So where do you stand after your second dive? Well, You still had enough residual nitrogen in your system as you'd get from a 31 minute dive, and you now added another 30 minutes of actual bottom time on your second dive. So your total bottom time is now 61 minutes. Flip the chart around and look at Table 1. Yikes. At the end of your second dive to 50 feet, you're now in pressure group T.

And a third
But let's say you're still not done after your second dive and you plan a third, again to 50 feet. As stated above, although you only stayed for 30 minutes at 50 feet on the second dive, you need to add the 31 minutes of residual nitrogen you still had in your system, i.e. 31 minutes. So the total nitrogen is as if you'd stayed down there for 61 minutes, making 61 minutes your total bottom time and you are in Group T.

If you now plan on waiting an hour and 15 minutes, and then go see that reef at 50 feet again, you find yourself in Pressure Group E. Flip the chart once again so you can see Table 3. Find where column E intersects with the 50 foot depth row and you find that your residual nitrogen time is now 21 minutes and your new adjusted no-decompression limit is now 59 minutes. And so on.

How to back into surface interval time using the dive tables
In real life, reality often interferes with the best laid plans and time is an issue. Let's say you do that first 35 minute 60 foot dive, ending up in Pressure Group N, and then want to see another dive site that's 50 feet down and you'd like to explore for 40 minutes. How long would you have to wait on the surface? Well, start with Table 3, find where the 50 foot row intersects with an adjusted no-decompression time of 40 minutes, and you find it's column L. Flip the card and see where your current Pressure Group, row N,intersects with the Pressure Group you'll be in after that second dive, L.

You find that your surface interval needs to be just 9-13 minutes. Just to practice a bit more, assume the second dive goes down to 50 feet again but you'd like to stay for an hour. Now Table 3 shows you're in Pressure Group D. Flip the chart and intersect column D with row N. Oops. Now you have to wait 1:00 to 1:08 hours between dives. See what a big impact the extra botto PADI Dive Table "Fine Print" The PADI recreational dive planner tables have some "fine print" (literally) on the backside. That's important stuff and not to be ignored, ever.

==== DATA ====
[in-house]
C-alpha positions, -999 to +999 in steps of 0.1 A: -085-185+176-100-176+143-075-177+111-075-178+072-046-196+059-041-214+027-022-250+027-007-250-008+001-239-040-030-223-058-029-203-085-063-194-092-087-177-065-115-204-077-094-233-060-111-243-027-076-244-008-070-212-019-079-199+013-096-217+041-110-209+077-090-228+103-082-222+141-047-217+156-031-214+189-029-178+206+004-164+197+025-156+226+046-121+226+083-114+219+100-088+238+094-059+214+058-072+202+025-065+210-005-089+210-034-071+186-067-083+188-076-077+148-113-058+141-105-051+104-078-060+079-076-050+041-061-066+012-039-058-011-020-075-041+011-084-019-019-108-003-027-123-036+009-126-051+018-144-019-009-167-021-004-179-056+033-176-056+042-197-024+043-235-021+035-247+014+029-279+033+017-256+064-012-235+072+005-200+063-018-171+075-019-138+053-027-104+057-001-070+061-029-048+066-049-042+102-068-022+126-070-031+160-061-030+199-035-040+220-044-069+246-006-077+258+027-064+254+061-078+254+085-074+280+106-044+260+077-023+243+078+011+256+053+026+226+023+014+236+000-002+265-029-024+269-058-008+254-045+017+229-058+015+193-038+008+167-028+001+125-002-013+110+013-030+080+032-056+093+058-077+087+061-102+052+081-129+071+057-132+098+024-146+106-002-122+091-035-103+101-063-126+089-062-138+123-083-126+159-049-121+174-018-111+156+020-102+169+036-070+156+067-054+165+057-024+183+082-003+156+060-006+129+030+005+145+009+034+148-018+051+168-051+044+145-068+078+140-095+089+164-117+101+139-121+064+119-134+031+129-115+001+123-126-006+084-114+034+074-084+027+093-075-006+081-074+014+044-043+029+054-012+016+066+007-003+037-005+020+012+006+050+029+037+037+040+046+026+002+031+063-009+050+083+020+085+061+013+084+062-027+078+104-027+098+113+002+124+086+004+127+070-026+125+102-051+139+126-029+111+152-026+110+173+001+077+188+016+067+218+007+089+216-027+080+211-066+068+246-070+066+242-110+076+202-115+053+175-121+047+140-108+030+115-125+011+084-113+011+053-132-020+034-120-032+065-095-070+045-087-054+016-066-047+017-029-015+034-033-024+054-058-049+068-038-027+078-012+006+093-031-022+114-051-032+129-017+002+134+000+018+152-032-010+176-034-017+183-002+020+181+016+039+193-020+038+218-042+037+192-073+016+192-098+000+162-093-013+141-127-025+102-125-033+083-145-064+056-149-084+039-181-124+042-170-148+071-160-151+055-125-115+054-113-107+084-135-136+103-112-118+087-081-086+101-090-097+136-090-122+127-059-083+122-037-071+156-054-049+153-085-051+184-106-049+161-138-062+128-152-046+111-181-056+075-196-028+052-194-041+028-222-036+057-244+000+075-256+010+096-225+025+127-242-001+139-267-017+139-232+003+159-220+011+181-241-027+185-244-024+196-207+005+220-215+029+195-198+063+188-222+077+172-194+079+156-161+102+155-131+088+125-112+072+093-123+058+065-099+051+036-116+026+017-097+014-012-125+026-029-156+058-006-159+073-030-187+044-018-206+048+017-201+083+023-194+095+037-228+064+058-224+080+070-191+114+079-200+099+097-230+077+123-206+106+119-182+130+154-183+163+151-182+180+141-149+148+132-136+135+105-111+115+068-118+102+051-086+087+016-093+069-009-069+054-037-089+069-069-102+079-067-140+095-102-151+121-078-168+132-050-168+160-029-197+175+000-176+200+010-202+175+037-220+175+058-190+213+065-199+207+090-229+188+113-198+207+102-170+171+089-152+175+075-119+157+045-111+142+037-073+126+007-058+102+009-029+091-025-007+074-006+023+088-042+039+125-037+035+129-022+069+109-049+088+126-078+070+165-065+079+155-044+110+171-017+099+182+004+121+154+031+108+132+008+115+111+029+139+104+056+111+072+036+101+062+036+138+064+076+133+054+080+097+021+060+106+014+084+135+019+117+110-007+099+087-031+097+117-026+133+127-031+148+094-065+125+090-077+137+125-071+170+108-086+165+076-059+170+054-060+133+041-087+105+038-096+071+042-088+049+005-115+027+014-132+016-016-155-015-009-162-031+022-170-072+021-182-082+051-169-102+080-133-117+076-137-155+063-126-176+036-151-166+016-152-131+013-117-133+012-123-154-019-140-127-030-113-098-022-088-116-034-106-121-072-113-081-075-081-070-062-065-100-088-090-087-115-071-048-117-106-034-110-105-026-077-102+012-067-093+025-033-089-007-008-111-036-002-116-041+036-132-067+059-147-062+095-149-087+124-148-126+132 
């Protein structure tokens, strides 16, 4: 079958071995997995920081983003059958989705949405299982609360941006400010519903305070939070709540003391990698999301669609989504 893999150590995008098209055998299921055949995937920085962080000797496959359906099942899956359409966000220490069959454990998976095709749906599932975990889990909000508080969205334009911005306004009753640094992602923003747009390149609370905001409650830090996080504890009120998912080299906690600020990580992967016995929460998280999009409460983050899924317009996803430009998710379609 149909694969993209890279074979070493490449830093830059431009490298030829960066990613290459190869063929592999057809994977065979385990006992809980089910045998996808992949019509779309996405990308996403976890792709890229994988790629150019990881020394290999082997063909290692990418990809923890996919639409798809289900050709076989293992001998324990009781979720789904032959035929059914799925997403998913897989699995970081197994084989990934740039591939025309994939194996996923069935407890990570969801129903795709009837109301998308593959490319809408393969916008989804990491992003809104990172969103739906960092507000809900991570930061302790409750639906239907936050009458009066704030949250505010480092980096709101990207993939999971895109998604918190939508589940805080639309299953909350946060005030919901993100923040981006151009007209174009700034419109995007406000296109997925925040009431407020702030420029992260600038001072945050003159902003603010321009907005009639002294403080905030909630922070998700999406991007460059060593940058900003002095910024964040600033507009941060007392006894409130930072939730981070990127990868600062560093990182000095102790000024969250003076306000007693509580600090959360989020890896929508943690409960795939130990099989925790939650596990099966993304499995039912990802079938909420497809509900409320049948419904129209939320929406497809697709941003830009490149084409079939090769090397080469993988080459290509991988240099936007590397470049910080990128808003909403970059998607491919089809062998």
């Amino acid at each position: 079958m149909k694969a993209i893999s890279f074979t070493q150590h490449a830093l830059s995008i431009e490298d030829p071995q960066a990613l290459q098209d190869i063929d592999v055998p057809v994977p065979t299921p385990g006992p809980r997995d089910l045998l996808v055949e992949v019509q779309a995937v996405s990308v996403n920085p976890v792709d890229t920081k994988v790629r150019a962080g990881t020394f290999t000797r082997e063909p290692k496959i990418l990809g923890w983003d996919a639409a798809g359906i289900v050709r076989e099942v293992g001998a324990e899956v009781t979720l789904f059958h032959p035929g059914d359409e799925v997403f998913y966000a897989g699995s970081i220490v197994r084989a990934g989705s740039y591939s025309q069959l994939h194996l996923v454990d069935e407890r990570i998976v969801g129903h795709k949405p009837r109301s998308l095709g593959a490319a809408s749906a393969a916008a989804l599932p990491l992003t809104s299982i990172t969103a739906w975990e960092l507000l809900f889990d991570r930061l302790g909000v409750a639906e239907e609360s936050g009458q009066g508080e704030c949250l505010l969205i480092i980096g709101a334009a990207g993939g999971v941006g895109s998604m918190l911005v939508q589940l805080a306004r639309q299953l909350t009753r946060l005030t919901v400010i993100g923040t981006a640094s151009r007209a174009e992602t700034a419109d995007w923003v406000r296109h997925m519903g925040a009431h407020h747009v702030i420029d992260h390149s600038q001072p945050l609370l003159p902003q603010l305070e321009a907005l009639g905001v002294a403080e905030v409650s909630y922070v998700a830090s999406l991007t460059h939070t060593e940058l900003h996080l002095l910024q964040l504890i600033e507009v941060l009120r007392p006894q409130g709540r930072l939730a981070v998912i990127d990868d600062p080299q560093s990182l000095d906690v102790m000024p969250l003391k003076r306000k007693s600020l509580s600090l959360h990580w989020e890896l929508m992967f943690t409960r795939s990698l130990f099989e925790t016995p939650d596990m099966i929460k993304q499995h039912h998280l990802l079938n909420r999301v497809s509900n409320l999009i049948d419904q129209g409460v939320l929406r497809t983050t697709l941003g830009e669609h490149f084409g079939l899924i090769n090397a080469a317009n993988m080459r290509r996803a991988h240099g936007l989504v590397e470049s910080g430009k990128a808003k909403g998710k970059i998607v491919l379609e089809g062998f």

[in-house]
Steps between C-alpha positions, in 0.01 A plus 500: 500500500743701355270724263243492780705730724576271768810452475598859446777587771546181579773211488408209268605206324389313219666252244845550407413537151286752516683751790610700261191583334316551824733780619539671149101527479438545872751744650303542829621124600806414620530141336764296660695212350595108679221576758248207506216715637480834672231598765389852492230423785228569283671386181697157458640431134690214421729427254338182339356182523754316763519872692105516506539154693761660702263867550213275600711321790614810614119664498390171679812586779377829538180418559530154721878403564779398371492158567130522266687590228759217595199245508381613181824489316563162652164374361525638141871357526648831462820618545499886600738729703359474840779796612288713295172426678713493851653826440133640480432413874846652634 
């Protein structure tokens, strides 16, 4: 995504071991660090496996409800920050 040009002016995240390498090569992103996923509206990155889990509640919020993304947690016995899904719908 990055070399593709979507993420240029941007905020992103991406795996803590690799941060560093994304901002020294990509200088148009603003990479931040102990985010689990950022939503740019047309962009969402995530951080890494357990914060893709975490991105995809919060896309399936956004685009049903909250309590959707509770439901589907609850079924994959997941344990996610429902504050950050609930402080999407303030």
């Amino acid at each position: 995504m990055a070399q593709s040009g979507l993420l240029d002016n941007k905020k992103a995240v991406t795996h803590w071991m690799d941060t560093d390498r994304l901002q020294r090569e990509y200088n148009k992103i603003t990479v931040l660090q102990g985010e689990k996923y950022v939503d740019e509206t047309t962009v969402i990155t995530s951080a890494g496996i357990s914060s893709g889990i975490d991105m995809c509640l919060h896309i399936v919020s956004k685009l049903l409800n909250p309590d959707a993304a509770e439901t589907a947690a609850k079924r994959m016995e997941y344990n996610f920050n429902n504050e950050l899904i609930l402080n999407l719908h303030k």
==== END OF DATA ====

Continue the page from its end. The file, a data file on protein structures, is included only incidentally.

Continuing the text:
Safety stops -- the optional 3-minute safety stop at 15 feet becomes mandatory if you get within three pressure groups of a no-decompression limit, or for any dive deeper than a hundred feet.

Emergency Decompression -- If for some reason you exceed a no decompression limit by up to five minutes, you must make an 8-minute decompression stop at 15 feet, and then not dive for six hours. If the no decompression limit is exceeded by more than five minutes, you must make a 15-minute stop at 15 feet and then not dive for at least 24 hours.

Air travel after dives -- After a single dive, wait 12 hours. After multiple dives, or several days of diving, wait 18 hours. If decompression stops were necessary, wait more than 18 hours.

Altitude diving -- Special procedures are required if you dive in altitudes in excess of 1,000 feet. (You add two PADI pressure groups per 1000 feet, so if you drove from zero up to mountain pass at 8000 eet, it'd be 16 pressure groups once you reach the summit, and you'd be the equivalent of a PADI "P" diver.)

Multiple dive rules -- Anytime the ending pressure group on the PADI table is W or X, all following surface intervals must be at least an hour. Anytime an ending pressure group is Y or Z, all following surface intervals must be three hours.

Cold water dives -- if diving in cold water, add ten feet to the actual depth.